What was the real story of the 1937 Zenith Radio Nurse & Guardian Ear? I've been looking at this thing, the first baby monitor, for close to 20 years now, and it's about time I found out.
How did Isamu Noguchi come to design it? Was it really inspired by the Lindbergh Baby kidnapping? Are they really rare because they were destroyed en masse during WWII by people were taking out their anti-Japanese sentiment against Noguchi's signature on the back?
According to the Noguchi Museum, the sculptor was commissioned to design the case for the Radio Nurse by the head of the Zenith Radio Corporation himself, Commander Eugene F. McDonald, Jr.
Who also happened to have been the inventor of the Radio Nurse, according to a 1938 article in Modern Plastics magazine. He needed it in order to listen in on his daughter's room aboard his yacht.
Because the McDonalds, it turns out, lived aboard a 185-foot yacht, the Mizpah [above, via], one of the biggest private vessels in the Great Lakes. From McDonald's swinging single days in the 1920s, the Mizpah was famous in Chicago as a party barge. [Waitaminnit, that was during Prohibition. Was the Mizpah's appeal linked to its ability to head into Canadian waters for a drink?]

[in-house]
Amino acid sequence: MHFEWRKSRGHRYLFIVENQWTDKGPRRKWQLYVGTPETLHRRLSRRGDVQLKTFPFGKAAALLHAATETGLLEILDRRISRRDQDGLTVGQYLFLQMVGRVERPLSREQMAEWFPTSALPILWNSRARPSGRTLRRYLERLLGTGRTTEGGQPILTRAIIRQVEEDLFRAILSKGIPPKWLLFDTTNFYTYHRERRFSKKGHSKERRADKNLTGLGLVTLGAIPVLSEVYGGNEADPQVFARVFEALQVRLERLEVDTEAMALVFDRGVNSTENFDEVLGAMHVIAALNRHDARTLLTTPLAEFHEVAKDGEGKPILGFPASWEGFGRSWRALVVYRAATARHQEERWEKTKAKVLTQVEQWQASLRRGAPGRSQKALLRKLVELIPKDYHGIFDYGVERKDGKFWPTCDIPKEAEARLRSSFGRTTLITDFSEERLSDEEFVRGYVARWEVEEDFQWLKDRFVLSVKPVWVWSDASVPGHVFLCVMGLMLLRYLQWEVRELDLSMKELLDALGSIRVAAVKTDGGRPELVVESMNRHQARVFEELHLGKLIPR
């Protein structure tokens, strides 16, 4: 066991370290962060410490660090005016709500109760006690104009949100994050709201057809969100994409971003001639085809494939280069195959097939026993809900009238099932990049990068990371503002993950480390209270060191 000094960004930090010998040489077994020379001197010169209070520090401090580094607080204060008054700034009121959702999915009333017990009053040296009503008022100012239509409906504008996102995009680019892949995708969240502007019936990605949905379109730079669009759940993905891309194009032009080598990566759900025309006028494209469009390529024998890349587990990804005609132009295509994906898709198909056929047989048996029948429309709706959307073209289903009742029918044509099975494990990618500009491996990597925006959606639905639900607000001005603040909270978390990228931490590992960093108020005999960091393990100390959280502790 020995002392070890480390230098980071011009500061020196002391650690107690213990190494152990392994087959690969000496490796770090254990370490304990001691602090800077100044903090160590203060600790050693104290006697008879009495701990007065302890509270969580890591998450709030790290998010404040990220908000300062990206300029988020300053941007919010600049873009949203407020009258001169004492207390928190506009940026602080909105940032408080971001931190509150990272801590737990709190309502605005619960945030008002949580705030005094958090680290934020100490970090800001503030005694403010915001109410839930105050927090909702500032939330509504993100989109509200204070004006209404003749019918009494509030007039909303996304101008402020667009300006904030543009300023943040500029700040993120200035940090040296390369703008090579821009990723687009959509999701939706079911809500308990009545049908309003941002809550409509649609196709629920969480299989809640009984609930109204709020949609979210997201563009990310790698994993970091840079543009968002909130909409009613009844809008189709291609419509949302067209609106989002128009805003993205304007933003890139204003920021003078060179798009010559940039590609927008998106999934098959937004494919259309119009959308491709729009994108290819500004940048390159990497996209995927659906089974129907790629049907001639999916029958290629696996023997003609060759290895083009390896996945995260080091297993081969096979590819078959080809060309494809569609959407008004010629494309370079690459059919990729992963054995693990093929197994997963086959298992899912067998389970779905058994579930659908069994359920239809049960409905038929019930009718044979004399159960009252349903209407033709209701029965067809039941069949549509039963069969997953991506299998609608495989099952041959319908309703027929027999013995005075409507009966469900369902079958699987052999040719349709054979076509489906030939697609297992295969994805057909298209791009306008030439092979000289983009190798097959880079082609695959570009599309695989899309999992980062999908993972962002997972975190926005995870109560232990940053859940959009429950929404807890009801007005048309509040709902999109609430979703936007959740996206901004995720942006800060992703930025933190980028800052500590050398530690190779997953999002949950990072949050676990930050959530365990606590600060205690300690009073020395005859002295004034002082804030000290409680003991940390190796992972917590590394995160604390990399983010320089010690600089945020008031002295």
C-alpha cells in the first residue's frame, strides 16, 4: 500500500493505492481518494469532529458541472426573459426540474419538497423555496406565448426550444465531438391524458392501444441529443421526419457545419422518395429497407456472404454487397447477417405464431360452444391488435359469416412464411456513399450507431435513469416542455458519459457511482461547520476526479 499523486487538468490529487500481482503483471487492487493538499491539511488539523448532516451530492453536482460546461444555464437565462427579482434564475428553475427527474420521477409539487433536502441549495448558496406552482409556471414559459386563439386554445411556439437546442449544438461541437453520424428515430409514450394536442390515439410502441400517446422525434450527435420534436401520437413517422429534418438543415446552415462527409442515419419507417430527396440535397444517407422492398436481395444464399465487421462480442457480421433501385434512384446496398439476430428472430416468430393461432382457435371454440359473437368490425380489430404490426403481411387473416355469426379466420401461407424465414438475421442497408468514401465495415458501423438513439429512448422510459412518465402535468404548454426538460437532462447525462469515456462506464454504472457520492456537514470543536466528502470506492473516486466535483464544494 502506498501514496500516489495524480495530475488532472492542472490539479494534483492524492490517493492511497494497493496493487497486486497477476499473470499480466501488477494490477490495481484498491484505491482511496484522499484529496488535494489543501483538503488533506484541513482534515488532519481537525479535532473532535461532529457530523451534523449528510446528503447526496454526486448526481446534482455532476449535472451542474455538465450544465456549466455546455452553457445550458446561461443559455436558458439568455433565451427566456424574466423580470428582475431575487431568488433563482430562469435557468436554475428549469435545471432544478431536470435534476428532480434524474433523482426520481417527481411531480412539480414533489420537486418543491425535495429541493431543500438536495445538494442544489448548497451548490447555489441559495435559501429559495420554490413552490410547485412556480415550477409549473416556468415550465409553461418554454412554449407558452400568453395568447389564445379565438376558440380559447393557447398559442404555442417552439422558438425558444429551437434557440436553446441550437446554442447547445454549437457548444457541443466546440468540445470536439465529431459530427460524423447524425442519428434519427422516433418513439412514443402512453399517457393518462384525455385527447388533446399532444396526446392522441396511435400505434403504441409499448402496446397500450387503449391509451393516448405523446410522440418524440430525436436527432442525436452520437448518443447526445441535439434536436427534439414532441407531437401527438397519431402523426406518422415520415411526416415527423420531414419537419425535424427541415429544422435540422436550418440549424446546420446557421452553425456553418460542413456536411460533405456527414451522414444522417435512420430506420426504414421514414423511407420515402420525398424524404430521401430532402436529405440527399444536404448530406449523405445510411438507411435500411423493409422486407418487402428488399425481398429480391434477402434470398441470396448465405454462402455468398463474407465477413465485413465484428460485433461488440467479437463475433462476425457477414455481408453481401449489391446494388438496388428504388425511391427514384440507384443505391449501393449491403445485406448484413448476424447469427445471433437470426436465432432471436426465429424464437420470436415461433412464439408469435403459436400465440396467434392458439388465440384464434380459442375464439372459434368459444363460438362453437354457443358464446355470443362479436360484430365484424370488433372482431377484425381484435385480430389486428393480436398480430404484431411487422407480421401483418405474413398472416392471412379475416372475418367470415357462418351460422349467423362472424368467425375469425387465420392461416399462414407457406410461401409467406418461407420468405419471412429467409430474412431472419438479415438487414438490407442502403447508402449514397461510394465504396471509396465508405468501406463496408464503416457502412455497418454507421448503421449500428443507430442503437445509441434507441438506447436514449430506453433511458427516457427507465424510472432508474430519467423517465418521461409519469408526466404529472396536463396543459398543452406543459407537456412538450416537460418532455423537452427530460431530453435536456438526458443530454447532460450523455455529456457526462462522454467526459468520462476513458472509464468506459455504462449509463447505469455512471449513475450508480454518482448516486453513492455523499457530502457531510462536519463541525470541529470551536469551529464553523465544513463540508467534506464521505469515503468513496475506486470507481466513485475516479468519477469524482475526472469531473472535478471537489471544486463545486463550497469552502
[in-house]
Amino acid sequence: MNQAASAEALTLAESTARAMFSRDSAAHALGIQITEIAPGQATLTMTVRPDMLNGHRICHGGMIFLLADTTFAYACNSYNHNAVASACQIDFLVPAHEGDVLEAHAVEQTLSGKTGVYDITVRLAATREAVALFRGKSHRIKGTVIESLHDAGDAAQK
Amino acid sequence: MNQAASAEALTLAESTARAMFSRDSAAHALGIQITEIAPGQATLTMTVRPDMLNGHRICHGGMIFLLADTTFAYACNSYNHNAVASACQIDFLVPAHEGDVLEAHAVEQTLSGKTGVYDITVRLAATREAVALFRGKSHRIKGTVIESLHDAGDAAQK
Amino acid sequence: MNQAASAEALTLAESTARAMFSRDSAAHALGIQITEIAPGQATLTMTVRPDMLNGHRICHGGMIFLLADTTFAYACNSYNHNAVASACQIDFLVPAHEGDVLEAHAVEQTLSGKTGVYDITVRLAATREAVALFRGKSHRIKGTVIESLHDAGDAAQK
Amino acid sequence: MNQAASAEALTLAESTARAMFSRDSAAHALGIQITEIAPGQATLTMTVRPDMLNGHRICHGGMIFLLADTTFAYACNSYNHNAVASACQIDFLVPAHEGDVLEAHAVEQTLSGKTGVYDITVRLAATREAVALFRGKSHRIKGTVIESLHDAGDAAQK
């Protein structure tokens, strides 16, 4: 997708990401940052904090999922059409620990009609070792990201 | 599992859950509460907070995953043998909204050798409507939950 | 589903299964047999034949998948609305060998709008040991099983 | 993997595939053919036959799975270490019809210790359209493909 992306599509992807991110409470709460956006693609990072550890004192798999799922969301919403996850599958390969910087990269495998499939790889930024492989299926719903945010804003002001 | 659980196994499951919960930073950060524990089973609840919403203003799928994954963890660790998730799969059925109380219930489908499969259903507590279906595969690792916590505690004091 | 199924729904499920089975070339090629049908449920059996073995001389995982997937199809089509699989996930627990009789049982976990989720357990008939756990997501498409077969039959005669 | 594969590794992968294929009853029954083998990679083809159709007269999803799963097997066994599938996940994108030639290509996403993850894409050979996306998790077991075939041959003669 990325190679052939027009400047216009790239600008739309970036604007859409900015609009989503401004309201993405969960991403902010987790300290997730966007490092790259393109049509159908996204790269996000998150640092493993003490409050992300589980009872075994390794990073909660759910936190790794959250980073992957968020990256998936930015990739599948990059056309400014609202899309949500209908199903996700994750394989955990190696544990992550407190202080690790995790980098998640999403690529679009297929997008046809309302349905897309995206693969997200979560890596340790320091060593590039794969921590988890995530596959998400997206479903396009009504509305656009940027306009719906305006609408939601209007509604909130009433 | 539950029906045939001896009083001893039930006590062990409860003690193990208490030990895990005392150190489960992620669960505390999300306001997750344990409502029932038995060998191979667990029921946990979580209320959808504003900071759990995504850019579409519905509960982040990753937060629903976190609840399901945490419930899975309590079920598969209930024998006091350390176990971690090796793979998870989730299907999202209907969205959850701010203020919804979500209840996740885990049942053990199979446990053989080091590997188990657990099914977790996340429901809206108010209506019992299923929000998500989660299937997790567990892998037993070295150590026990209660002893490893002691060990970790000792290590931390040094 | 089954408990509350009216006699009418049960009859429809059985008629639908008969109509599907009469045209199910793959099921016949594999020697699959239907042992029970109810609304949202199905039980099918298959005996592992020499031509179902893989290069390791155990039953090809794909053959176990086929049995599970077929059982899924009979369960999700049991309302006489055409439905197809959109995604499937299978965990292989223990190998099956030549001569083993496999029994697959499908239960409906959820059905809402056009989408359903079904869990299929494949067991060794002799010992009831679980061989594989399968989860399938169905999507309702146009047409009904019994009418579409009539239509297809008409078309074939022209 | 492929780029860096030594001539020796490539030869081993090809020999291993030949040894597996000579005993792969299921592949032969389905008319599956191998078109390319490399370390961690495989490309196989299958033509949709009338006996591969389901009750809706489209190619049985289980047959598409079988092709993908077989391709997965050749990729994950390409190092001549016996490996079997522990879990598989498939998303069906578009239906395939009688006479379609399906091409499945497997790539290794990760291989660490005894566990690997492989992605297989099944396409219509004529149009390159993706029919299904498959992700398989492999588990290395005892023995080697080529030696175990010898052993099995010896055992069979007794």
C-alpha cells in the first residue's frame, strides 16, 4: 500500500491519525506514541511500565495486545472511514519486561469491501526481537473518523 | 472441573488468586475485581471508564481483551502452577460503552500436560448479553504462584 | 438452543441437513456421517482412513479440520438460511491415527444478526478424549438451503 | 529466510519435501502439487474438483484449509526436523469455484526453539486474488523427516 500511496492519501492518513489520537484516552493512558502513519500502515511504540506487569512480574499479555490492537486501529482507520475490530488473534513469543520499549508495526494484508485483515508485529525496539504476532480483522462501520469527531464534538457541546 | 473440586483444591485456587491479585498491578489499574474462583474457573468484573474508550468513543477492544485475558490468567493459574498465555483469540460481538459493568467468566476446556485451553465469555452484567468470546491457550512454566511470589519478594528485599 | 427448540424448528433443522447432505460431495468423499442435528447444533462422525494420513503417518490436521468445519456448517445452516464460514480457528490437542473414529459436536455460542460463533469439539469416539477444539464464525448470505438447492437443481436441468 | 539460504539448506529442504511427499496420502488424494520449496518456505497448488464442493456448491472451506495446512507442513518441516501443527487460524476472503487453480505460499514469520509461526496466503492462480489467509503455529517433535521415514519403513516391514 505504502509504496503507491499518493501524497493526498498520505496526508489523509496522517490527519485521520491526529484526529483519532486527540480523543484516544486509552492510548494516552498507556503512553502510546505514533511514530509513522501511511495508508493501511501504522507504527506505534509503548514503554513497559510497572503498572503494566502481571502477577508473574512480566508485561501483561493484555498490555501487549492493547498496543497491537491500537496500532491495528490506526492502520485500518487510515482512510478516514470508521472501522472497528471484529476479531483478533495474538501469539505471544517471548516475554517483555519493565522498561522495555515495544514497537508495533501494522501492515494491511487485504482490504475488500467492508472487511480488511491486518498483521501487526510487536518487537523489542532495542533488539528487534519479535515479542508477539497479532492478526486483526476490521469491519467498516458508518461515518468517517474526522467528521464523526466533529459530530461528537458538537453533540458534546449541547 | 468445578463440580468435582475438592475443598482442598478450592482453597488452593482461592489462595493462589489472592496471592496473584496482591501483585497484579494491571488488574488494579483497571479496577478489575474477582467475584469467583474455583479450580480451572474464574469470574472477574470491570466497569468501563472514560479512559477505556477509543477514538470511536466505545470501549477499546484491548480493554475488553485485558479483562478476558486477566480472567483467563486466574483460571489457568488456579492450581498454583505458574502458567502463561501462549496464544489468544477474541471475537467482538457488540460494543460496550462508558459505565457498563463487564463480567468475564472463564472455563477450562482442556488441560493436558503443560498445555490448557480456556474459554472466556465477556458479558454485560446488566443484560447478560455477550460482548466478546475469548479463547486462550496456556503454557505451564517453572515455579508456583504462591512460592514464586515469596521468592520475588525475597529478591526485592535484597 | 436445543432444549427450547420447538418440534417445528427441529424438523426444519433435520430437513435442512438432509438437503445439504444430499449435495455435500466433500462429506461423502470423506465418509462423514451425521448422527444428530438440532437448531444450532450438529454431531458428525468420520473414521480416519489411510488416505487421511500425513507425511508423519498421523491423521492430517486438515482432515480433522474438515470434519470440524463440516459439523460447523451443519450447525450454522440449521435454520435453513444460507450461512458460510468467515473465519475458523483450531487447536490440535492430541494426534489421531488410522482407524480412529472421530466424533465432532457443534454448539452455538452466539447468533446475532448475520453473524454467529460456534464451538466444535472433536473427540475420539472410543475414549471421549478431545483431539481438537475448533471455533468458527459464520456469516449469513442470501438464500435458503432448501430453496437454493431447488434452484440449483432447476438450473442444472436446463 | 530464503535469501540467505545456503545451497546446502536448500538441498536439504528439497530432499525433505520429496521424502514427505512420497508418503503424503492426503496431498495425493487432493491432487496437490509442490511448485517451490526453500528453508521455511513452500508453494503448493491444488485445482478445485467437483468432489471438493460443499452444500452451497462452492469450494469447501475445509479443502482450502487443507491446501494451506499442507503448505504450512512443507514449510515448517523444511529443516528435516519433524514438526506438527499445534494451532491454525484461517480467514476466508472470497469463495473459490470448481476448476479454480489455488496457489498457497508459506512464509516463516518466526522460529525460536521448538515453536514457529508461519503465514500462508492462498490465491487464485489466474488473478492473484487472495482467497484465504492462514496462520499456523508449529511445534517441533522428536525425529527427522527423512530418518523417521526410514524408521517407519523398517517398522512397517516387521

And even after settling down--and after the relegalization of alcohol--the McDonalds stayed living on the boat, which the Commander used for business entertaining and as a floating Zenith R&D lab. Apparently, the first of McDonald's two children was actually born on the Mizpah. I guess it was her intercom McDonald brought Noguchi in to turn into "a device which will be simple, beautiful and at the same time distinctively different from any inter-communicating set or radio now in use."
And as a high-profile guy in a mobbed up town with a new kid, it's possible that McDonald's personal concerns over celebrity kidnappings was an inspiration, but it's also likely that the serial entrepreneur saw lingering Lindberghian anxiety as a nice marketing hook. [The kidnapping happened in 1932. The sensational trial was in 1934. The perp was executed in 1936. The Radio Nurse design is dated 1937, but the product only hit the market in March 1938.] Or not. The Zenith promotional images gathered by Codex99 not only don't mention a kidnapping; they don't even show a baby, just a grandma.
The WWII Jap hysteria story is circulated regularly, but I have yet to see a contemporary citation. Noguchi was known, but not revered, for decades. His work, especially his design work, was not hotly collected.
Maybe Radio Nurses are rare because they were an expensive flop, and didn't work. Codex99 reports "Radio Nurse suffered from distortion, RF interference and rougue broadcast pickup." [Bonus link: a PDF of the original schematic and owners manual]
The prices, too, are all over the map.
When it was Antiques Roadshow in 2004, the Radio Nurse was given an appraised value of $2000-2500.
By 2008, the ur-baby monitor market was white-hot, and an example sold for a whopping $22,000 against a $3,000 estimate.